(Washington, D.C. - December 1, 1998) You don't have to look far these days to witness the growing trend in business to nurture the corporate "soul." Once muttered in hushed tones of self-conscious reserve, soft-sounding words like "values" and "meaning" and "spirituality" are becoming as bold and common in the corporate lexicon as hard-nosed phrases like "bottom-line" and "return on investment." Until recently, though, the two vocabularies have struggled to come together in any cohesive, systematic process for guiding the strategies and actions of corporate America.
In a new book entitled Liberating the Corporate Soul (Butterworth-Heinemann publishers), author and business consultant, Richard Barrett, bridges that gap with an approach to organizational planning that will warm the hearts of human resources, corporate affairs and financial people alike.
The book begins with a review of Barrett's central thesis that "who you are and what you stand for are becoming just as important as what you sell." Next, Barrett describes his Corporate Transformation ToolsSM which is a set of measurement instruments for "auditing" individual and organizational values. Finally, the book provides a framework for using those tools to build a visionary, values-based organization.
Barrett's model is based partly on the landmark work of Abraham Maslow who defined the human "hierarchy of needs" on four main levels - security, relationship, self-esteem, and self-actualization. "Maslow himself concluded, however, that self-actualized individuals were actually motivated by higher states of consciousness, including spiritual needs," says Barrett. "But he never fully delineated what those states were."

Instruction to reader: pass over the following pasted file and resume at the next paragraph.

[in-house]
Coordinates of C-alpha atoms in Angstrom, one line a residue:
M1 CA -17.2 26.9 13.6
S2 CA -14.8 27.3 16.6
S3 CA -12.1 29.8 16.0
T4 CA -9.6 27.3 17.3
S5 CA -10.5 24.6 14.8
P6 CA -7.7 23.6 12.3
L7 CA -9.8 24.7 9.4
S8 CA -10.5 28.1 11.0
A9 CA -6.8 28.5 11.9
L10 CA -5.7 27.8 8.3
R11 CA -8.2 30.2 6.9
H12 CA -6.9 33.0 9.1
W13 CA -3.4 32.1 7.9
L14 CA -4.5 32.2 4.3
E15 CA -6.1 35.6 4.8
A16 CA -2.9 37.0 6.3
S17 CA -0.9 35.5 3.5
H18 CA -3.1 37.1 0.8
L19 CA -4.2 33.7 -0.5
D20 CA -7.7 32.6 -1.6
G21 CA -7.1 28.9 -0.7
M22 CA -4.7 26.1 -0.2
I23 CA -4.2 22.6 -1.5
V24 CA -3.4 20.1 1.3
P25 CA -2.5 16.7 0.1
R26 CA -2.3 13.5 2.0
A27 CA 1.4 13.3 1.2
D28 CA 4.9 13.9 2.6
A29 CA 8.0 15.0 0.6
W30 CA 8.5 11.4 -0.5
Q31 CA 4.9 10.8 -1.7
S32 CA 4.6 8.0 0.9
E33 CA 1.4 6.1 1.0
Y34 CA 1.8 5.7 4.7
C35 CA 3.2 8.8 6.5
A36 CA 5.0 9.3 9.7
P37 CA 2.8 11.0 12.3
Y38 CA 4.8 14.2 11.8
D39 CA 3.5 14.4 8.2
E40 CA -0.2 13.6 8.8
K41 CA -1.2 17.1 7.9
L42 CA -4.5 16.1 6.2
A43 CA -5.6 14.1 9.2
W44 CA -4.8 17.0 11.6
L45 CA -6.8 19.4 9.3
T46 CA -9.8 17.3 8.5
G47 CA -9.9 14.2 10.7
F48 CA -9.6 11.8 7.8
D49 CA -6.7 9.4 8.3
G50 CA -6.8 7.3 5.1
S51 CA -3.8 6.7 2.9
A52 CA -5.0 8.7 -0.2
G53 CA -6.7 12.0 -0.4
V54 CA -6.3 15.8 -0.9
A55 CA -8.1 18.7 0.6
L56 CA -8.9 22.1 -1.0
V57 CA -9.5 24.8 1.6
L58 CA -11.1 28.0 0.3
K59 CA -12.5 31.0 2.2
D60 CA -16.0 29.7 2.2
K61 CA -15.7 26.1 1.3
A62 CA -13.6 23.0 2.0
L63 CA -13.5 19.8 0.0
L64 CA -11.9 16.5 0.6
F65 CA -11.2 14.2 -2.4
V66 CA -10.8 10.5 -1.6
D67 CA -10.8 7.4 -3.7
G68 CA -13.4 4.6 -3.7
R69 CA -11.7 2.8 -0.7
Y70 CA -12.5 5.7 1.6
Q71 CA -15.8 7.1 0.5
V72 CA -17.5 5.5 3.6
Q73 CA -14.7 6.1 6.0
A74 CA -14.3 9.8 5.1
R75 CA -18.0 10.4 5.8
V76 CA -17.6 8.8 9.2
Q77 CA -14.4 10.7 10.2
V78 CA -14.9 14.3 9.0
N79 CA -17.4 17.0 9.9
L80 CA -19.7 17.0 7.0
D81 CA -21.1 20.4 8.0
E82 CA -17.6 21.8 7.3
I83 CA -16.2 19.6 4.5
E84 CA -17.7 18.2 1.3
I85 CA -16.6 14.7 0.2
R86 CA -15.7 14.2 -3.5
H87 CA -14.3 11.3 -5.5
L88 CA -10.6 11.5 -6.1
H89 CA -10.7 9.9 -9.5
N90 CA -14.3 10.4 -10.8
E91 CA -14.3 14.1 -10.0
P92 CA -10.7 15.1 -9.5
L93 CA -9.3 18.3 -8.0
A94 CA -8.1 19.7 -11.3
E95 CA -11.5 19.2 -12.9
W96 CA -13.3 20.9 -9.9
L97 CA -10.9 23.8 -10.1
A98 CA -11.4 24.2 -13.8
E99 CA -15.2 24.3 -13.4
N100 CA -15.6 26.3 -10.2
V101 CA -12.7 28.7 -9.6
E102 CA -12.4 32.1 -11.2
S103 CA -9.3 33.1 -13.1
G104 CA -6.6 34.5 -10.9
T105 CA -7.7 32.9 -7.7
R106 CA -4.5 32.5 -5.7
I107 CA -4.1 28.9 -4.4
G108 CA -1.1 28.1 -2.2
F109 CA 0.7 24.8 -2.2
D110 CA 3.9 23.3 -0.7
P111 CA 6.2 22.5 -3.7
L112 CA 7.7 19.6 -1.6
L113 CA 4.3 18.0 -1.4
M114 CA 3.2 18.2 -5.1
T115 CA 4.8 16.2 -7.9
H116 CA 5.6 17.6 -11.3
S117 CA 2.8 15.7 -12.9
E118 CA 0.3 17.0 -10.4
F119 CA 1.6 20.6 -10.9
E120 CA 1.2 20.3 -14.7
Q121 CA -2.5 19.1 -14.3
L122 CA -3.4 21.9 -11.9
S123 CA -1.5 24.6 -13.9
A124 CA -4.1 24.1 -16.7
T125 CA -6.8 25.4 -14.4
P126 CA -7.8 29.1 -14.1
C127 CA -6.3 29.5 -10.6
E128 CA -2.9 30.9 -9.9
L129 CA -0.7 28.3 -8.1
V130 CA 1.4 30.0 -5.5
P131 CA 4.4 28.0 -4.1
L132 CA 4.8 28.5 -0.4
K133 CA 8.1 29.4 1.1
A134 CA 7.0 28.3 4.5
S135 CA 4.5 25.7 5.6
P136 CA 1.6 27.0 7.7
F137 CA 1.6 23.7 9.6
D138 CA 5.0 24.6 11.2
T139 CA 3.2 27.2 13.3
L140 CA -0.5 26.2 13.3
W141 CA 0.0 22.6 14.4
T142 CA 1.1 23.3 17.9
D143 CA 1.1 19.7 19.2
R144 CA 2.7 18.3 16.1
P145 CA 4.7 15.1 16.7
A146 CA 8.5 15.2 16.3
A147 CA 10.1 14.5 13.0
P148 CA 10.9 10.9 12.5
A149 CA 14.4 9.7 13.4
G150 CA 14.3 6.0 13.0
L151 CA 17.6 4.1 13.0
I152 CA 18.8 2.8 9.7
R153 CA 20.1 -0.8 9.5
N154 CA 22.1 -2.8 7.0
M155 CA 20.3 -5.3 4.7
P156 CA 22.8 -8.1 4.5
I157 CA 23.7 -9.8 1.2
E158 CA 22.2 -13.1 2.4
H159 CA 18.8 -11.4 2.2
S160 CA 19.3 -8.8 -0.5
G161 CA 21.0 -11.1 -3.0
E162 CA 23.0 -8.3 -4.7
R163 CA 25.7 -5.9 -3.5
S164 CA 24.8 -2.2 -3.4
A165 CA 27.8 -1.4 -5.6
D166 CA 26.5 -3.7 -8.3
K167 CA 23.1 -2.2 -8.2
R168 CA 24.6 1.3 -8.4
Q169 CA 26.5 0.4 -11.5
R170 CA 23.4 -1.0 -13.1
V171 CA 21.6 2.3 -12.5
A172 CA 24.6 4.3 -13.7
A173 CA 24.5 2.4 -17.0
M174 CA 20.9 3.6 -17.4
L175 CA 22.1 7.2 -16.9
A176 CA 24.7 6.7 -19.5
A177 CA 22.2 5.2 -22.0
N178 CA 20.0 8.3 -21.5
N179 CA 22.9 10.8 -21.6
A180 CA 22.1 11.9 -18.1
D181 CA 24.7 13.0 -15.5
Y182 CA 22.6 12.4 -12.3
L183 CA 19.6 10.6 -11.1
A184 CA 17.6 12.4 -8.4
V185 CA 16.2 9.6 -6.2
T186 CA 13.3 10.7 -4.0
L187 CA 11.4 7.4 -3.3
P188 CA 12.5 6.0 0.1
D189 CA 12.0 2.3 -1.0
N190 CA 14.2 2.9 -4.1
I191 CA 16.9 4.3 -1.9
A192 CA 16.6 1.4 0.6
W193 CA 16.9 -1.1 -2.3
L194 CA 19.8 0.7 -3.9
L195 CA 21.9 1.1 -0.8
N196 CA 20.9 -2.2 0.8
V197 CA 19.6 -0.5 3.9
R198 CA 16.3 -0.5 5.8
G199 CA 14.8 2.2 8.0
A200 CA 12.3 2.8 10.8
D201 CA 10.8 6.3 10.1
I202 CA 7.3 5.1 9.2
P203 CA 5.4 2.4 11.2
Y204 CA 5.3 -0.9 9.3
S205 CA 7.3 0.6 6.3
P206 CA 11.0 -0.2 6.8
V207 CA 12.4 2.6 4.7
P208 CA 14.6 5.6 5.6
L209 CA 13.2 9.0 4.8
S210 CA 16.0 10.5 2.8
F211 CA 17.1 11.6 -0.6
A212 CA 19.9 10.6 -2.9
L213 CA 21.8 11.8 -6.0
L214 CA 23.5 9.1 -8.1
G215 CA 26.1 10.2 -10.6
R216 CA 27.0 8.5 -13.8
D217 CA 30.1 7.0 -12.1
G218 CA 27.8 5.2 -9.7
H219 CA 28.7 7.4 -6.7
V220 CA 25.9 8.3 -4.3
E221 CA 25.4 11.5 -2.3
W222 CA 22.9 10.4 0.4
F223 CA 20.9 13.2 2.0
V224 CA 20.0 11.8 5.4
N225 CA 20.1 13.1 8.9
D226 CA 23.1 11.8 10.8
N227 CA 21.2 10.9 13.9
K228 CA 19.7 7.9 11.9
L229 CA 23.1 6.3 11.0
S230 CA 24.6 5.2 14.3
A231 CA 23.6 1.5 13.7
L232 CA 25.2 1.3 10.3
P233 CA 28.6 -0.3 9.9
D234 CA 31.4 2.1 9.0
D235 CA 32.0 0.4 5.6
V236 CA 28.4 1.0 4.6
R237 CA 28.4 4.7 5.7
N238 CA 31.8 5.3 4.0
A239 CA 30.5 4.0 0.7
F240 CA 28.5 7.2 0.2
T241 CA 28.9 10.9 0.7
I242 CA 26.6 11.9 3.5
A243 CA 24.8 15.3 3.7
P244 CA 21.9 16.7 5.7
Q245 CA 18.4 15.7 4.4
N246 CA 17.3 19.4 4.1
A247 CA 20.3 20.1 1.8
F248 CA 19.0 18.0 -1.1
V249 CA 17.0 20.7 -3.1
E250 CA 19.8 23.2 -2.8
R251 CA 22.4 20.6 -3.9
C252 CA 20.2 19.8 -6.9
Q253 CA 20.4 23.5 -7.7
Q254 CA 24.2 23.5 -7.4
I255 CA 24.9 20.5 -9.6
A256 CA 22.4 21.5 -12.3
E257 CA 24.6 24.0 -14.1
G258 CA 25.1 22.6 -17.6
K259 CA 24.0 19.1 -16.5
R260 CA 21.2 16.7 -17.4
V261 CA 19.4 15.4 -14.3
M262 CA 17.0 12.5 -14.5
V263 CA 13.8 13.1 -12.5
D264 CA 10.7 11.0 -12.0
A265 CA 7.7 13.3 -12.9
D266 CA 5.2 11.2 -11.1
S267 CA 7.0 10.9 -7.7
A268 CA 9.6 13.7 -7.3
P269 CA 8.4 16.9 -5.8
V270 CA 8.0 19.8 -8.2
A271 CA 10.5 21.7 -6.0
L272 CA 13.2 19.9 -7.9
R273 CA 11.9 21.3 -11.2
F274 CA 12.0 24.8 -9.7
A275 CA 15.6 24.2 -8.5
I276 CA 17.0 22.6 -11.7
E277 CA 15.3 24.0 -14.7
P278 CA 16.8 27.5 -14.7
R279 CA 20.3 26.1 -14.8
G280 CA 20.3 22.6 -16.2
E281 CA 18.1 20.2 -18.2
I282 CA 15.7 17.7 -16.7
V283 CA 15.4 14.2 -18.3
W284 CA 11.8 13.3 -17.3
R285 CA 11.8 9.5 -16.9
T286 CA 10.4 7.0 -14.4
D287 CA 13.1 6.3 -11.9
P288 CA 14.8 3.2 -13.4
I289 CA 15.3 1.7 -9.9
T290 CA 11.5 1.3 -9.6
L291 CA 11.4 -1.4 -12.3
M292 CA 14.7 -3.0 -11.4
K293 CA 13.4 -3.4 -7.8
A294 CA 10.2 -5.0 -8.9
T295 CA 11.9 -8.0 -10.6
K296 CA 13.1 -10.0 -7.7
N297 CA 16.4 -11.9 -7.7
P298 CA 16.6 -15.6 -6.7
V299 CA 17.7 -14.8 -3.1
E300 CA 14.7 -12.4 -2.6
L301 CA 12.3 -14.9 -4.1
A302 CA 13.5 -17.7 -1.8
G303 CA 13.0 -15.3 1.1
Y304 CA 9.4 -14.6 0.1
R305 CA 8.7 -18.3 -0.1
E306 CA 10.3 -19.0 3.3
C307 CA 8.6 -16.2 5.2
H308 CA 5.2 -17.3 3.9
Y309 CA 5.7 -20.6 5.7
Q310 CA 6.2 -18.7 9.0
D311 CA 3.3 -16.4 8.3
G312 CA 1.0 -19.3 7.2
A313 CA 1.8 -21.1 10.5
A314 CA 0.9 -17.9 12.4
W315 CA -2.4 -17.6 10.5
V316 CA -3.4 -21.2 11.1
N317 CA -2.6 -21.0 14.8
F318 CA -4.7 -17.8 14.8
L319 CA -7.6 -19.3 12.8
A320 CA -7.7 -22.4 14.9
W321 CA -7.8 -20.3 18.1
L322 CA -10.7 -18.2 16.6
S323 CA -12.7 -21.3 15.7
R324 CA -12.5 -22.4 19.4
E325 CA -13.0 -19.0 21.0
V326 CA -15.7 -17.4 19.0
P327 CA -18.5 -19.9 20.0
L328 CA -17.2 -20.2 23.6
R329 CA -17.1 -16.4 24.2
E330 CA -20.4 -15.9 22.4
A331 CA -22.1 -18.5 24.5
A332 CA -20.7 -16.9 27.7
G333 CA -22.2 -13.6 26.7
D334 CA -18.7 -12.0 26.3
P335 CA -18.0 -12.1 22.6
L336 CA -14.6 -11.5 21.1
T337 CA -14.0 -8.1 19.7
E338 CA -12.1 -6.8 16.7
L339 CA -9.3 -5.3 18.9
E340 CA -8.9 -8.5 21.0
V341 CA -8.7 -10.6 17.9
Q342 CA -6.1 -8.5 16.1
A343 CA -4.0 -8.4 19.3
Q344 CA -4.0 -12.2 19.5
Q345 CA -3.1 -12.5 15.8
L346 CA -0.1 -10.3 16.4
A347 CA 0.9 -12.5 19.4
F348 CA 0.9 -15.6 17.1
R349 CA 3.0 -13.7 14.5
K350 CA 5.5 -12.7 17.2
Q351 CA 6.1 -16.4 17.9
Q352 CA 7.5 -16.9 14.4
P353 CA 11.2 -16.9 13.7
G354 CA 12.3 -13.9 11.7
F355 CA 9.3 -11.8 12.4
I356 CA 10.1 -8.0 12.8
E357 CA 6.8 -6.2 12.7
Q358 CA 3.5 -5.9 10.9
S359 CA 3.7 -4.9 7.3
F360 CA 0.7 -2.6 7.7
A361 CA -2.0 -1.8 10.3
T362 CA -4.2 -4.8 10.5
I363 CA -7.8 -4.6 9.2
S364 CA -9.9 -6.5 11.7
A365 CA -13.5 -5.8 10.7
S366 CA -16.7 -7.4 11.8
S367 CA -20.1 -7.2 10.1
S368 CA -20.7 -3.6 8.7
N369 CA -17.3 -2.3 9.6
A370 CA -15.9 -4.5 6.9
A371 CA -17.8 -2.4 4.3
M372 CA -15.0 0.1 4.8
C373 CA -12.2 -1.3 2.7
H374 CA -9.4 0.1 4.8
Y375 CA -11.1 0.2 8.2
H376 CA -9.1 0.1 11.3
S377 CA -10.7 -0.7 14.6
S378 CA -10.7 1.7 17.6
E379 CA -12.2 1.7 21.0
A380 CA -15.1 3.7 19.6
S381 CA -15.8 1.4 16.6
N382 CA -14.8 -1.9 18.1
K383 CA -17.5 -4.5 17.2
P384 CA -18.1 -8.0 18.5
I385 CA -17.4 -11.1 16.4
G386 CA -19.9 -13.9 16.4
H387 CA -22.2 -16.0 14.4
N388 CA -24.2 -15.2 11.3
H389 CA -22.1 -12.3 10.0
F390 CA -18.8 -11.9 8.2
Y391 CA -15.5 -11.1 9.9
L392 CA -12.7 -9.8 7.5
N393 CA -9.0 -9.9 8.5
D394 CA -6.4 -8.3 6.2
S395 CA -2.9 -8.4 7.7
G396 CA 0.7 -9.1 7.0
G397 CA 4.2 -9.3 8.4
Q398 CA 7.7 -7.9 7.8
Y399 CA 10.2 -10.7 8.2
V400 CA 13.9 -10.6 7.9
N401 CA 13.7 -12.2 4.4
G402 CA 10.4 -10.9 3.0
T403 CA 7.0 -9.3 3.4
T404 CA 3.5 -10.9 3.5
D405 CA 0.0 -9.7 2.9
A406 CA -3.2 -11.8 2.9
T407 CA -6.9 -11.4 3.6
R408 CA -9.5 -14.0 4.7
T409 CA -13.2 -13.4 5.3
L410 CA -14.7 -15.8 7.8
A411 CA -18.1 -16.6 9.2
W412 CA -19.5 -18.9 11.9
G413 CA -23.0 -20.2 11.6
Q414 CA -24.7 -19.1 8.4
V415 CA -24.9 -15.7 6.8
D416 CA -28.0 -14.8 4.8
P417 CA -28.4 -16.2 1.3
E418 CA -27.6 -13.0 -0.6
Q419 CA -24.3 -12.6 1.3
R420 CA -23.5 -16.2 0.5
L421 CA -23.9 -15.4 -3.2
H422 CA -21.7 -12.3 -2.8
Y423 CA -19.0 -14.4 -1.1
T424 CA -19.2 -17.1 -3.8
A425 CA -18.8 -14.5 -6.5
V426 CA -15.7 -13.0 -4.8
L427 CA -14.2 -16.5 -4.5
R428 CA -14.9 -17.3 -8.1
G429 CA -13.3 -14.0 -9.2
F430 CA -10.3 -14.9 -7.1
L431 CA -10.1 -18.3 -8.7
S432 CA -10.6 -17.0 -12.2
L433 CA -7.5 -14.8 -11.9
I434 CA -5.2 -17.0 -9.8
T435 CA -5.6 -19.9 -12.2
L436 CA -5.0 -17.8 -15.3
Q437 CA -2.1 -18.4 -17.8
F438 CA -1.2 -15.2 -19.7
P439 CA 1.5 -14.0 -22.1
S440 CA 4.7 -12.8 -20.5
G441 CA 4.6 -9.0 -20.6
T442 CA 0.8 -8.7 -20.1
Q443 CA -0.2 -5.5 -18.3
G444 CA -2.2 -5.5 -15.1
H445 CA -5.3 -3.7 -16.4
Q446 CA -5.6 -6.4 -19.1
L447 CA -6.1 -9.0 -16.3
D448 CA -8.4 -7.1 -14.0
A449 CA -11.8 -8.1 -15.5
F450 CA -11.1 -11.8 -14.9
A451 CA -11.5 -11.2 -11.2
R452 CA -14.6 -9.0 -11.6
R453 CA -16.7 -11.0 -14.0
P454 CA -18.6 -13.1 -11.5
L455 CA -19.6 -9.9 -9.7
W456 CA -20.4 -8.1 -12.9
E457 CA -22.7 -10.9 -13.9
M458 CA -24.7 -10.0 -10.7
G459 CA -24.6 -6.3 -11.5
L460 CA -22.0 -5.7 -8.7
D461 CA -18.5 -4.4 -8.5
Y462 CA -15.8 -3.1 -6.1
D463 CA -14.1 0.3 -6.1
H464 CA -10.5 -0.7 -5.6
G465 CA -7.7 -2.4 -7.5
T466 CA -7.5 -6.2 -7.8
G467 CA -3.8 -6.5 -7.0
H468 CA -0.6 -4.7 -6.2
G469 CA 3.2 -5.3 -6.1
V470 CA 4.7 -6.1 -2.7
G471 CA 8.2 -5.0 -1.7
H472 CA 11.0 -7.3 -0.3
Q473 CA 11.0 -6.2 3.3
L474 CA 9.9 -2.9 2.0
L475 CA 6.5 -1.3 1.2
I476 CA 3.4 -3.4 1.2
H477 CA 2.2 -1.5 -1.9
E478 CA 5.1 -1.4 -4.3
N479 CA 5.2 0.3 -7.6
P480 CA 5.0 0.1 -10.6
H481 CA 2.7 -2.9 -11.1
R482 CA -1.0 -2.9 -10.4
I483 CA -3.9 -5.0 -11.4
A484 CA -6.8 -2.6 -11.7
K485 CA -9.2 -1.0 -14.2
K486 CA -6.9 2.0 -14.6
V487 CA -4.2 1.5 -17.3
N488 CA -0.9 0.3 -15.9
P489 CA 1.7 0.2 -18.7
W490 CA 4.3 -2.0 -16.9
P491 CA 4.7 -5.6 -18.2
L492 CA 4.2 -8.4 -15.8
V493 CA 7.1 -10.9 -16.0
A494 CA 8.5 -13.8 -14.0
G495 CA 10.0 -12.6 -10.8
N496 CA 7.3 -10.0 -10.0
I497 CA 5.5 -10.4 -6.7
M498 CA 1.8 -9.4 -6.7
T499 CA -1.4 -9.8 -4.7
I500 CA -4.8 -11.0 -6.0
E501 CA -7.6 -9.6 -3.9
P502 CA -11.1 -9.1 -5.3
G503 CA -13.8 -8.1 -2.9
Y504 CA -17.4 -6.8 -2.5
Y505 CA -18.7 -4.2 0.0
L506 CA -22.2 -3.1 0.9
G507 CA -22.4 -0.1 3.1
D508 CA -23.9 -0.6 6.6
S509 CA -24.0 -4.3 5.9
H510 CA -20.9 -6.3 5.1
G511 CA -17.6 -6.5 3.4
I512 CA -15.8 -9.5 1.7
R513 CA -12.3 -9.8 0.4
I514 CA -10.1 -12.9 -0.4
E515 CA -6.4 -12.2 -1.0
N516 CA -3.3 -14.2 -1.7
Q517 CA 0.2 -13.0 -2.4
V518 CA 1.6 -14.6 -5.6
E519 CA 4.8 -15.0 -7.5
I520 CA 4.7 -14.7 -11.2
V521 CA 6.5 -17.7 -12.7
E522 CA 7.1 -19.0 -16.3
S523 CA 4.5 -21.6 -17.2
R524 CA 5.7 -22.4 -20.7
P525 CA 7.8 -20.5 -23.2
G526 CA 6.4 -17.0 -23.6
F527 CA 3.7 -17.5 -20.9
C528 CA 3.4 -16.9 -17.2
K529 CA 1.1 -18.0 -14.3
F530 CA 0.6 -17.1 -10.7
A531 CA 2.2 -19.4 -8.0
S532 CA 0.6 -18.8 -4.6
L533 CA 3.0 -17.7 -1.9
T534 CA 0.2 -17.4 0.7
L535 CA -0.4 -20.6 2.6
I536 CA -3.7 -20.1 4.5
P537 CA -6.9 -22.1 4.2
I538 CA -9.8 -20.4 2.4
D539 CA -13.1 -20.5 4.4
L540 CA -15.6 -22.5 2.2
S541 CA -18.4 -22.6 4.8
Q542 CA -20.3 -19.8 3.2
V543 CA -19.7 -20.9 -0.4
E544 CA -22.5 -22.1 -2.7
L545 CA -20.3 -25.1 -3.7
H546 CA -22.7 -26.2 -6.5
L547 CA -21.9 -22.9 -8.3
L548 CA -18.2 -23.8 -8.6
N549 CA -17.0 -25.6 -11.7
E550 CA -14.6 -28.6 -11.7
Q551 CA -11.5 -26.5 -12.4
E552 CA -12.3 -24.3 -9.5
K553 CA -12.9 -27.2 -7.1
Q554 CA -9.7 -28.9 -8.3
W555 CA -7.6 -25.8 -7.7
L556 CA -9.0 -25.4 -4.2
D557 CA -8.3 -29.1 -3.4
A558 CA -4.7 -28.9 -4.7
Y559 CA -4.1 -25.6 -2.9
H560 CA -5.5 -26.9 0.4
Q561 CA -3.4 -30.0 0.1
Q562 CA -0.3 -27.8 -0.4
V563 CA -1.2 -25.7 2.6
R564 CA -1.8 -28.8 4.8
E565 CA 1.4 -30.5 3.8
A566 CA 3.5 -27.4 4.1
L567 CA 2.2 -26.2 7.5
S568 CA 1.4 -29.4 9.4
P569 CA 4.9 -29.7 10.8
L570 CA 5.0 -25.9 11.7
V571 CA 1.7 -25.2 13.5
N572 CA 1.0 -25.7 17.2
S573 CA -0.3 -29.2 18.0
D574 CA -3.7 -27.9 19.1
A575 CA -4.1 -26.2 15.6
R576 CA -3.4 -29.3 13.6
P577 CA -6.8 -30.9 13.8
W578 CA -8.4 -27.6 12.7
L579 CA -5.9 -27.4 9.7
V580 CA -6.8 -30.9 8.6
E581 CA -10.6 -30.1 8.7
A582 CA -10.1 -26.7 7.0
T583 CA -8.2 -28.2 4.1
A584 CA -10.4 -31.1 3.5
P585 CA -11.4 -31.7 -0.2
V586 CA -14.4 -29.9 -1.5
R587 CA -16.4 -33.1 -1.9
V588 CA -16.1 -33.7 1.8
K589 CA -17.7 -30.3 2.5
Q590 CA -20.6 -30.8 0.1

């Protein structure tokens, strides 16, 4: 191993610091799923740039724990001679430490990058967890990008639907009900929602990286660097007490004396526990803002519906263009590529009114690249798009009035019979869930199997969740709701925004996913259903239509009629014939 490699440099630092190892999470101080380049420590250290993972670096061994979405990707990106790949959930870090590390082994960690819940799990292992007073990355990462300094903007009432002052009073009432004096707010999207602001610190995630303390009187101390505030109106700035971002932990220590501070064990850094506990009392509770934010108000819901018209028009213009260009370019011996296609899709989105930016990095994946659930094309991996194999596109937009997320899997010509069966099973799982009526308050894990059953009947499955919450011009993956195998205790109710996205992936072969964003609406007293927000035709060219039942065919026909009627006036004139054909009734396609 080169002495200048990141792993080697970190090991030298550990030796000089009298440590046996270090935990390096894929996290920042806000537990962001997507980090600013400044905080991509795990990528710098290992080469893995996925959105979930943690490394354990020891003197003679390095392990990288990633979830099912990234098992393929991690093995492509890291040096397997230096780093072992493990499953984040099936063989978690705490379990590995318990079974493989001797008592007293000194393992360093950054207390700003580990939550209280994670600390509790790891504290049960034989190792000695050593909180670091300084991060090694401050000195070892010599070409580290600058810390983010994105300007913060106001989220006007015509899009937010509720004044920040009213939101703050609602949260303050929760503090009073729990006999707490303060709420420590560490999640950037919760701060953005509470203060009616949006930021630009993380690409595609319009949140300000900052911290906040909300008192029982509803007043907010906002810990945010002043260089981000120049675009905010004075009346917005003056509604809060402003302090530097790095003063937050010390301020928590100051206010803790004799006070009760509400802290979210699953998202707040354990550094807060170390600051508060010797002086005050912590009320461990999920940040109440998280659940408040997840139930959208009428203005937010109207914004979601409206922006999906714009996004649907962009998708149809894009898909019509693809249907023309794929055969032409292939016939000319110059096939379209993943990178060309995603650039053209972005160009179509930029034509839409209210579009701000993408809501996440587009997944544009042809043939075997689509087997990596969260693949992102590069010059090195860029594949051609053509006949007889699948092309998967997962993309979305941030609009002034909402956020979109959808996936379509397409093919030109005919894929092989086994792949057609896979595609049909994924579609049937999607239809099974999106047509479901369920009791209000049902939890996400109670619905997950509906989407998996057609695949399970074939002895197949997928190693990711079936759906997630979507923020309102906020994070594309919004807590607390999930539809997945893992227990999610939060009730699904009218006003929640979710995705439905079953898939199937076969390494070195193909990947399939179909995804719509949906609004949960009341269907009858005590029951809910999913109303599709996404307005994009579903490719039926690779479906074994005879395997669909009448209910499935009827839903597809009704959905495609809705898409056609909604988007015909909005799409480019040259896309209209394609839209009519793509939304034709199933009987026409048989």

Liberating the Corporate Soul expands on Maslow's work with a detailed explanation of Barrett's Seven Levels of Organizational Consciousness (survival, relationship, self-esteem, transformation, organization, community, and society) and Seven Levels of Leadership Consciousness (authoritarian, paternalist, manager, facilitator, collaborator, partner/servant, wisdom/visionary). According to Barrett, one level isn't necessarily superior to another. "All are relevant. It's really more a question of balance," he says. "However, it is at the higher levels of consciousness that organizations are meeting spiritual needs that focus more on the common good than individual self-interest."
The book's message and methodology are receiving acclaim from noted business leaders and authors throughout the world. Martin Rutte, co-author of the popular Chicken Soup for the Soul at Work calls Barrett's book "the bold, practical blueprint we need for moving business to the next evolutionary level. Sweeping, brilliant, a sense of the grandeur of the new paradigm of business." Marcello Palazzi, Co-Founder and Chair of the Progessio Foundation in The Netherlands says that "Liberating the Corporate Soul achieves the impossible: it integrates the intangibles of ethics, vision, and consciousness into a tangible measurement system."
Barrett began his search for a mechanism that would align an organization's actions and decisions with individual and social values when he was employed at the World Bank. In the early 1990s, he set out on a personal mission to move values to the top of the bank's business agenda. Through a series of determined steps - including the formation of the "Spiritual Unfoldment Society" at the bank - he managed to fulfill his mission and simultaneously formulate his values-based organizational development system.
Today, Barrett is head of his own consulting firm, Richard Barrett and Associates, LLC, and he is using his values-based system in working with organizations throughout the world. He is quick to point out that all of the organizations with which he works have values. The question is whether those values resonate internally with employees searching for deeper meaning in their work lives, as well as externally with a society increasingly favoring businesses that exhibit advanced levels of social consciousness.